Things You Cannot Believe

by Scott F. Aikin and Robert B. TalisseImagesCAV32H3R

Early in the 20th Century, the British philosopher G. E. Moore noticed that sentences of a certain form have a quite peculiar feature. Consider:

I believe it is Tuesday, but today is Monday.

Today is Monday, but I do not believe that.

I believe that today is Tuesday, but it’s not true that today is Tuesday.

These statements, when considered as first-personal assessments, instantiate what’s been called Moore’s Paradox. Taking ‘p’ as a variable standing for any well-formed declarative sentence, we can say that Moore’s Paradox is generated by any statement of the following form,

I believe that p, but not-p.

What is peculiar about statements of this kind is that although they may be true, you cannot believe them to be true in your own case. Although you may, indeed, be mistaken about what day today is, you cannot assess yourself as being mistaken about the day without undoing your belief about what day today is. When we assess one of our beliefs as false, we typically thereby dissolve the belief. Put otherwise, there are some truths that cannot be believed. That’s the paradox.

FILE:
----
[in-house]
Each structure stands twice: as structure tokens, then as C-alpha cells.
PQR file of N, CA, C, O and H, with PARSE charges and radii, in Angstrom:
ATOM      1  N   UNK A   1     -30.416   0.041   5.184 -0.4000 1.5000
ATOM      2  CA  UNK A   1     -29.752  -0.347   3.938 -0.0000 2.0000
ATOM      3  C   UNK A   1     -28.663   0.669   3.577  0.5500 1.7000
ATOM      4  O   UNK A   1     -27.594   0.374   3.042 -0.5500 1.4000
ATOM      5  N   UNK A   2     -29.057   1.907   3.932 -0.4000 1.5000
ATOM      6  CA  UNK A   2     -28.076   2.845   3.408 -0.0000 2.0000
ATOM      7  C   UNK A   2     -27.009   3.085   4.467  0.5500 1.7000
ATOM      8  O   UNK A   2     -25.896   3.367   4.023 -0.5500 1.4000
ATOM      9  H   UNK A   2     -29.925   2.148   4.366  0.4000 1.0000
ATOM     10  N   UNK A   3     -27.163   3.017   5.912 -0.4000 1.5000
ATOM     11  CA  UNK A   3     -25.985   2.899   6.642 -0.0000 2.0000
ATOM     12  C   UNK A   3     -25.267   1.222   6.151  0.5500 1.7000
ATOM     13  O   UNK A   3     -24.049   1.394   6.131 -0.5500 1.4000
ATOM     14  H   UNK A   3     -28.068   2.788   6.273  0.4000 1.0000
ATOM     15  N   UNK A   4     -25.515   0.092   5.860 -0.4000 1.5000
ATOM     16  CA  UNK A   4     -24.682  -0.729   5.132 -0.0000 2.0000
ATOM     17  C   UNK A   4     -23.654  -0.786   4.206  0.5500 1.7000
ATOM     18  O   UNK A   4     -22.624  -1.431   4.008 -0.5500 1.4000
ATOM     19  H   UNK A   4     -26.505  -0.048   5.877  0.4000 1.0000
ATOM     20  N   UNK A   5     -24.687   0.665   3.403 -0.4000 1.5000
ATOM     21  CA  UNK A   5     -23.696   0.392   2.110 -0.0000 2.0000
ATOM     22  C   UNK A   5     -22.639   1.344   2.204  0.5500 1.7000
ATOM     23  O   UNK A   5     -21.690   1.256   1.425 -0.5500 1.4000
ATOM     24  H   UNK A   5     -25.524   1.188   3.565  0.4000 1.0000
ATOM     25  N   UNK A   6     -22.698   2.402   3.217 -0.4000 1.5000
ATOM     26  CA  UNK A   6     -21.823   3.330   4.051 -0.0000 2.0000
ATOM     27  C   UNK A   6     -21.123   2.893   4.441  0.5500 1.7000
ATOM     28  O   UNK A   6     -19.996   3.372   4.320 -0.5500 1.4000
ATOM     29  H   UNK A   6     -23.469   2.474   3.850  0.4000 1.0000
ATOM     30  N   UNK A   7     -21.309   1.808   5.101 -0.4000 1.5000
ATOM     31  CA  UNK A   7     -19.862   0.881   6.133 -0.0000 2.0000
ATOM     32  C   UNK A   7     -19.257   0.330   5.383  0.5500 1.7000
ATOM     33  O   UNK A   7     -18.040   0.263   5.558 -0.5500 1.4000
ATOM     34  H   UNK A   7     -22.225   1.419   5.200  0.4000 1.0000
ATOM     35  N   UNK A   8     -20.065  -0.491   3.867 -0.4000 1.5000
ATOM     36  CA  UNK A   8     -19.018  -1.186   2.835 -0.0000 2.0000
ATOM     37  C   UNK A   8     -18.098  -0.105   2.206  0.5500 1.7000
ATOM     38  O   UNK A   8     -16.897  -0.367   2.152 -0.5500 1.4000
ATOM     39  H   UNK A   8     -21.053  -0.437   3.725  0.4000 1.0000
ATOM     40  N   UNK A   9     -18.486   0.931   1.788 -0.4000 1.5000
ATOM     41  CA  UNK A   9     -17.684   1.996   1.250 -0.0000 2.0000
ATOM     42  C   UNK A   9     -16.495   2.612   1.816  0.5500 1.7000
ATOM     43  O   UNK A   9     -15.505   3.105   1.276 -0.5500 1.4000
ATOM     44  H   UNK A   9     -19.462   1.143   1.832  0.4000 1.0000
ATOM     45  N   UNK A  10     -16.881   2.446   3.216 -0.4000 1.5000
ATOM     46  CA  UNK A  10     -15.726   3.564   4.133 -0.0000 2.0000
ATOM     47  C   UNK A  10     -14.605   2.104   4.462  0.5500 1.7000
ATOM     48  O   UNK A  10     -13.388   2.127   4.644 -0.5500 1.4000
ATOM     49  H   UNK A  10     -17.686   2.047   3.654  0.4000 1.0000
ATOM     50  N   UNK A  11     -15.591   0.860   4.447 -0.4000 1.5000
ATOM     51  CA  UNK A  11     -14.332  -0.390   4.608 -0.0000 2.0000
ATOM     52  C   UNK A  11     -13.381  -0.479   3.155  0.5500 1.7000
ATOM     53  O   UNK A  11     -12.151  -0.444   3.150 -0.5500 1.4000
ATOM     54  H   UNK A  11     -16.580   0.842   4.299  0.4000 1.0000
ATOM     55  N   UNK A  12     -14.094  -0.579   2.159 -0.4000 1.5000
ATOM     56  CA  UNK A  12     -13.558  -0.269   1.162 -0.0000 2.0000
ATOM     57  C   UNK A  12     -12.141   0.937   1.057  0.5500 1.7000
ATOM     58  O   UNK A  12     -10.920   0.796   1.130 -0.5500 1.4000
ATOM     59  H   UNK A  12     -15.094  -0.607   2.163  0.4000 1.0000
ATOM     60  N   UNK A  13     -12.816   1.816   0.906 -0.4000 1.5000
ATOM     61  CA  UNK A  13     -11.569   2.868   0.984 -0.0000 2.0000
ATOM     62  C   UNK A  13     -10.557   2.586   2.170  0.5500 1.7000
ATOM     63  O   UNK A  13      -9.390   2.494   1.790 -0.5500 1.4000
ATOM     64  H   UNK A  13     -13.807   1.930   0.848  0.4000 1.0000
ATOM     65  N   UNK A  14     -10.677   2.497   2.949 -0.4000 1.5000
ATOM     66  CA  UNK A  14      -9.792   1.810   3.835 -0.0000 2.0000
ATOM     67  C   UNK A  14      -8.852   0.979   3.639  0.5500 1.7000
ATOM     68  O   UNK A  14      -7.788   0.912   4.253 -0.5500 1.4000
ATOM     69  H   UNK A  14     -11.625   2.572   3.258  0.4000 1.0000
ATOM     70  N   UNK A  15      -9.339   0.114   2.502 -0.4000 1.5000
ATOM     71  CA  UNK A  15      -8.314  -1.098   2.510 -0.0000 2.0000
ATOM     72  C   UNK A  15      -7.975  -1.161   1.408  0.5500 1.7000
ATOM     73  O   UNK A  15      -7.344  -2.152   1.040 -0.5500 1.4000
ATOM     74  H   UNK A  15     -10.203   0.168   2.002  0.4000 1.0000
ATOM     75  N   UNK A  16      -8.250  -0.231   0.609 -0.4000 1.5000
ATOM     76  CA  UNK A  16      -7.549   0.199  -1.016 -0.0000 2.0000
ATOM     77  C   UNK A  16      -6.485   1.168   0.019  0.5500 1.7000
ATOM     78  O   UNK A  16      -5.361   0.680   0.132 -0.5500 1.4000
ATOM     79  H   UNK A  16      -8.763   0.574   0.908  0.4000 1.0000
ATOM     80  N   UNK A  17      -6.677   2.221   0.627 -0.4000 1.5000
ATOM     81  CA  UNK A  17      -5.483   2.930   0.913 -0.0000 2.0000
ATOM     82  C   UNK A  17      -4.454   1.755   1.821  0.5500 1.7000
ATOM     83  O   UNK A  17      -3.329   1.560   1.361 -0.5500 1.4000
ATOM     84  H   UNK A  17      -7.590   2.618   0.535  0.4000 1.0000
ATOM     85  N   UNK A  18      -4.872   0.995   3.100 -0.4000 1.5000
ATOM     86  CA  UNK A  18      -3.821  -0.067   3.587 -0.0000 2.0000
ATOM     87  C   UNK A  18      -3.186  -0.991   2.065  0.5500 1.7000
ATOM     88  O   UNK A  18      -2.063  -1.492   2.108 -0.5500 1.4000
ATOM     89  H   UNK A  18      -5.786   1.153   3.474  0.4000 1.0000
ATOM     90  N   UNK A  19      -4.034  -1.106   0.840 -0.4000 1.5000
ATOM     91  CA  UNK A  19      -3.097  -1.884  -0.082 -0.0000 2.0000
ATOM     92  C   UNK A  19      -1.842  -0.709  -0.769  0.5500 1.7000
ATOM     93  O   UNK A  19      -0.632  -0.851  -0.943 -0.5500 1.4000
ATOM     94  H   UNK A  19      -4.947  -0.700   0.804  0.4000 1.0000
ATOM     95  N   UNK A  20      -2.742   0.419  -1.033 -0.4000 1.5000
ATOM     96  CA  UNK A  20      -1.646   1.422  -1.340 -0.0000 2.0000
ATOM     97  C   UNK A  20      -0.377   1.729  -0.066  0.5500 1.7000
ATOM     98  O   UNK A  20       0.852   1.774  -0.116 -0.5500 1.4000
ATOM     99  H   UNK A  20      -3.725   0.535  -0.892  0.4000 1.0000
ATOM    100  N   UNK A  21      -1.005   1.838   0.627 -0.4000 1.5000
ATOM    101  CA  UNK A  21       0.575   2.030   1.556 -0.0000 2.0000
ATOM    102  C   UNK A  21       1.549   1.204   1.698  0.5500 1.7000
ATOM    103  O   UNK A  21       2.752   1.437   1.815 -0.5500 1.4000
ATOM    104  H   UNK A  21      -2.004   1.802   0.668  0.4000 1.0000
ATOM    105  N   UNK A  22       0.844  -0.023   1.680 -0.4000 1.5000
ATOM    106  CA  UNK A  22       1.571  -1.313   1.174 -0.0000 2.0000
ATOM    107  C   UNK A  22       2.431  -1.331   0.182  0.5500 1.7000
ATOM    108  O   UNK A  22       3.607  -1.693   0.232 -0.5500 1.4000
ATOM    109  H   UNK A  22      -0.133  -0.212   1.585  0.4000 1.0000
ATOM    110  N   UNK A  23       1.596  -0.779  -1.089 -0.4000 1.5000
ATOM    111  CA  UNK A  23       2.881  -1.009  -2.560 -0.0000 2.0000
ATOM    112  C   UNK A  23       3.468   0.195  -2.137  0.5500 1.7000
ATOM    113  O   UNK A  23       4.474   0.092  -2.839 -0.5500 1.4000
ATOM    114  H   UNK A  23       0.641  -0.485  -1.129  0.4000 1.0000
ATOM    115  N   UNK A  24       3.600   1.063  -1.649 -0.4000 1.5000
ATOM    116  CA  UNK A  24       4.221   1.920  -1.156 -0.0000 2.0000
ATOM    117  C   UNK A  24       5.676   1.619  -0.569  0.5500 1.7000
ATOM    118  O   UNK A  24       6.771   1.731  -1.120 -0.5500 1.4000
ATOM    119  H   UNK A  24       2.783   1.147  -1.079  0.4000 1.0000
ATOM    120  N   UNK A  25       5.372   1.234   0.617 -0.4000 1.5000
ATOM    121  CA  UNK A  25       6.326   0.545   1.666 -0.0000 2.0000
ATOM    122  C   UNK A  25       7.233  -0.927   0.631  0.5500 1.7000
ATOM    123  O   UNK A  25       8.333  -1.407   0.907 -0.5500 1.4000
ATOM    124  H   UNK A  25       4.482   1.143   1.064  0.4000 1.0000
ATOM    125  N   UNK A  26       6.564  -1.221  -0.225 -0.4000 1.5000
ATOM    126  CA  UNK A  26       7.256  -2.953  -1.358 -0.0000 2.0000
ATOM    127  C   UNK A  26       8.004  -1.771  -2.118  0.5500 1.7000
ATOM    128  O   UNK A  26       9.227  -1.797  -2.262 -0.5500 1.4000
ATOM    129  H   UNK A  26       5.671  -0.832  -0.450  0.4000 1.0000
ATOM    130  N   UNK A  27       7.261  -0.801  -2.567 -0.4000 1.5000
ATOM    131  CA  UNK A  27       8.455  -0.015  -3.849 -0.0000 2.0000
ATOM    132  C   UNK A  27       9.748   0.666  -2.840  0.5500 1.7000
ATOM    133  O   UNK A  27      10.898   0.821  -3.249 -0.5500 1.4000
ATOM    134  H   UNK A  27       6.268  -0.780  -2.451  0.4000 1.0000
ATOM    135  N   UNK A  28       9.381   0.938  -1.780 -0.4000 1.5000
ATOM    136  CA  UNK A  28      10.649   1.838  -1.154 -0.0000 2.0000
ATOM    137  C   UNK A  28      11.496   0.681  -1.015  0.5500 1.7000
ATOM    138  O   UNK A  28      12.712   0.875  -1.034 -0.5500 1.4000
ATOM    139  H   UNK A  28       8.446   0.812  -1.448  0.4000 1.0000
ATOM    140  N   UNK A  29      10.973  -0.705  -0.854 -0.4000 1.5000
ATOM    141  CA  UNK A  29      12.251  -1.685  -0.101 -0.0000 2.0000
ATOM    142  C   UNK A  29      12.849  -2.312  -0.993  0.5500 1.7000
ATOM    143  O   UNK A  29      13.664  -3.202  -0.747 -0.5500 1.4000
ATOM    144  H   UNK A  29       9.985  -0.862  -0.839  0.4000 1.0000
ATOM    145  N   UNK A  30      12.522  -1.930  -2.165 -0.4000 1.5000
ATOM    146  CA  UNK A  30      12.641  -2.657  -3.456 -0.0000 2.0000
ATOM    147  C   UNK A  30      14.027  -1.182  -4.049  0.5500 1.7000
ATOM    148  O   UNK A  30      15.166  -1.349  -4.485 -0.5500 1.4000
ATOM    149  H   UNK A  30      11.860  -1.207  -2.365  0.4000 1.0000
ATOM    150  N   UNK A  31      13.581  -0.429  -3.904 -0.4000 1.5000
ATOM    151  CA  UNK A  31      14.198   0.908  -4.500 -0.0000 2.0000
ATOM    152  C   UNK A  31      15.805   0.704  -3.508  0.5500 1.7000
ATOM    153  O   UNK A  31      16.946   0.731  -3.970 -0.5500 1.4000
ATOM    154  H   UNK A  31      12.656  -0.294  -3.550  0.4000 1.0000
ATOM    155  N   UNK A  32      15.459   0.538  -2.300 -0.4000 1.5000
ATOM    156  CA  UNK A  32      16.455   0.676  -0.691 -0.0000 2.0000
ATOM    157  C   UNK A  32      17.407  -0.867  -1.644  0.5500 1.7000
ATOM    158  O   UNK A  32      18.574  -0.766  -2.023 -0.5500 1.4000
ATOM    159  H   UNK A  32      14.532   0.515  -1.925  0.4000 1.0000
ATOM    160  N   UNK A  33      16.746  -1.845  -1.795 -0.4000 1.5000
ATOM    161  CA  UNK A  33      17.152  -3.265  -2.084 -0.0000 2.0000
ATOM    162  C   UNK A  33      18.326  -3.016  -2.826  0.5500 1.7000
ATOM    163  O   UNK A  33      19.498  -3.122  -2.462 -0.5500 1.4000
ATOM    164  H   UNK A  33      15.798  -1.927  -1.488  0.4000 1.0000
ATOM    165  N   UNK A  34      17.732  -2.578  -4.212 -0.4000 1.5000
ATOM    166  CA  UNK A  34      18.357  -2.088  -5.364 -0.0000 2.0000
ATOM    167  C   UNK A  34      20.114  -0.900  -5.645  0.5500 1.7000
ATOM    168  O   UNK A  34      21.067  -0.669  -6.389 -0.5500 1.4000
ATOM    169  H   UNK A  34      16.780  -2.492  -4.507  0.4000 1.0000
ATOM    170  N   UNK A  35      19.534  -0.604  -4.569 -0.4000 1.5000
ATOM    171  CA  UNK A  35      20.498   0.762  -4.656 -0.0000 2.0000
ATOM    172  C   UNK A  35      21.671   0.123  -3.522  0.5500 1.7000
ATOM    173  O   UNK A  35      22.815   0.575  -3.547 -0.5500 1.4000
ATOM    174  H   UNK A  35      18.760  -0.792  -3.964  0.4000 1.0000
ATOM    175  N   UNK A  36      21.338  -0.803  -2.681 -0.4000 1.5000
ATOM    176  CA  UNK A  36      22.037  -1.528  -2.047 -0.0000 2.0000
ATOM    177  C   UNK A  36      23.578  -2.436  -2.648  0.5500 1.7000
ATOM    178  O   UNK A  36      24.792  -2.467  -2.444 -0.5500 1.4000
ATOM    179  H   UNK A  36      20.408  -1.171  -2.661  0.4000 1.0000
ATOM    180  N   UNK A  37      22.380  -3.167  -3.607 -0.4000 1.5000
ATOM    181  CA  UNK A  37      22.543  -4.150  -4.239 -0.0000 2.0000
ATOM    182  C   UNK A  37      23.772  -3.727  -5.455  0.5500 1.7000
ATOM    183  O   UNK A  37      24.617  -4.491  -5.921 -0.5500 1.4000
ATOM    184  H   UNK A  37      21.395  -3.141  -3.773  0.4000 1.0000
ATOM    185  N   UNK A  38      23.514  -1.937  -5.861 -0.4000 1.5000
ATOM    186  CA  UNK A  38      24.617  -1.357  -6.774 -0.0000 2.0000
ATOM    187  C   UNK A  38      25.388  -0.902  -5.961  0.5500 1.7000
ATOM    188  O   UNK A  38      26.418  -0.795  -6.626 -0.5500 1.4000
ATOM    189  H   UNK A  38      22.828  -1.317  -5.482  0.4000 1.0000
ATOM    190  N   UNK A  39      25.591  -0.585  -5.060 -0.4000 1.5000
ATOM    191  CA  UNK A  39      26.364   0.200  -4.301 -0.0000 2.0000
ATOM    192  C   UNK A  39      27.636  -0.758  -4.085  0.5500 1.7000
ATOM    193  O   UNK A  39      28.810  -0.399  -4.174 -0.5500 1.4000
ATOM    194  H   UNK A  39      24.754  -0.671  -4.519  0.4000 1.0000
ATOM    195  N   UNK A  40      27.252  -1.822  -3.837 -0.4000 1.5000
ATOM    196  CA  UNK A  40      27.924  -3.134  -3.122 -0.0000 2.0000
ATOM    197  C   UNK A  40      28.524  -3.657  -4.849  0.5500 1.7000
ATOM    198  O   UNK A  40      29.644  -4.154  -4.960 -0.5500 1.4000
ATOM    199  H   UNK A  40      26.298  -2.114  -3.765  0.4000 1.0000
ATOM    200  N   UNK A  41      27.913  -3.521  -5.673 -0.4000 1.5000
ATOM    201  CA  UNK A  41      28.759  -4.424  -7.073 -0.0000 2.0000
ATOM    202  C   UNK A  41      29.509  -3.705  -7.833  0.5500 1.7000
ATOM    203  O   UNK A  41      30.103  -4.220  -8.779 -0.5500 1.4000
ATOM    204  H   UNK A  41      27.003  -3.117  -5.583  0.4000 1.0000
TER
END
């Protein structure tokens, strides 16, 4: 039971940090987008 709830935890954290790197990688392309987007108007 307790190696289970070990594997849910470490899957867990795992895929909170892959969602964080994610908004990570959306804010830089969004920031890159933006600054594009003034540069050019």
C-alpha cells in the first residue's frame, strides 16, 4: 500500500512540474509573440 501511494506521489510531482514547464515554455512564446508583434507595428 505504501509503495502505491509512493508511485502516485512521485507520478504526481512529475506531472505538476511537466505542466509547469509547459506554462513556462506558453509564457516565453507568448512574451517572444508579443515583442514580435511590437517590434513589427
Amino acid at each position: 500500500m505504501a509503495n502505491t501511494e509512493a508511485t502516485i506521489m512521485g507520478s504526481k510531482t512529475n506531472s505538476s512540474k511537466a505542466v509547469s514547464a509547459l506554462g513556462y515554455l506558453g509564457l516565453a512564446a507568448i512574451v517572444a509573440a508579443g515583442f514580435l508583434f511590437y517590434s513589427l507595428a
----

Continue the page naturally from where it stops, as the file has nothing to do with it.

What are we to make of this? Philosophers have proposed various accounts of the significance of Moore’s Paradox. One clear implication is that beliefs are intrinsically truth-aiming. When one believes, one aims to believe what is true. This is why falsity is a decisive objection to a belief. When one finds oneself driven to affirm something that one regards as false, the language of belief no longer seems appropriate; one instead employs diagnostic terms, such as affliction, addiction, and delusion. We may say, then, that truth is the norm of belief.

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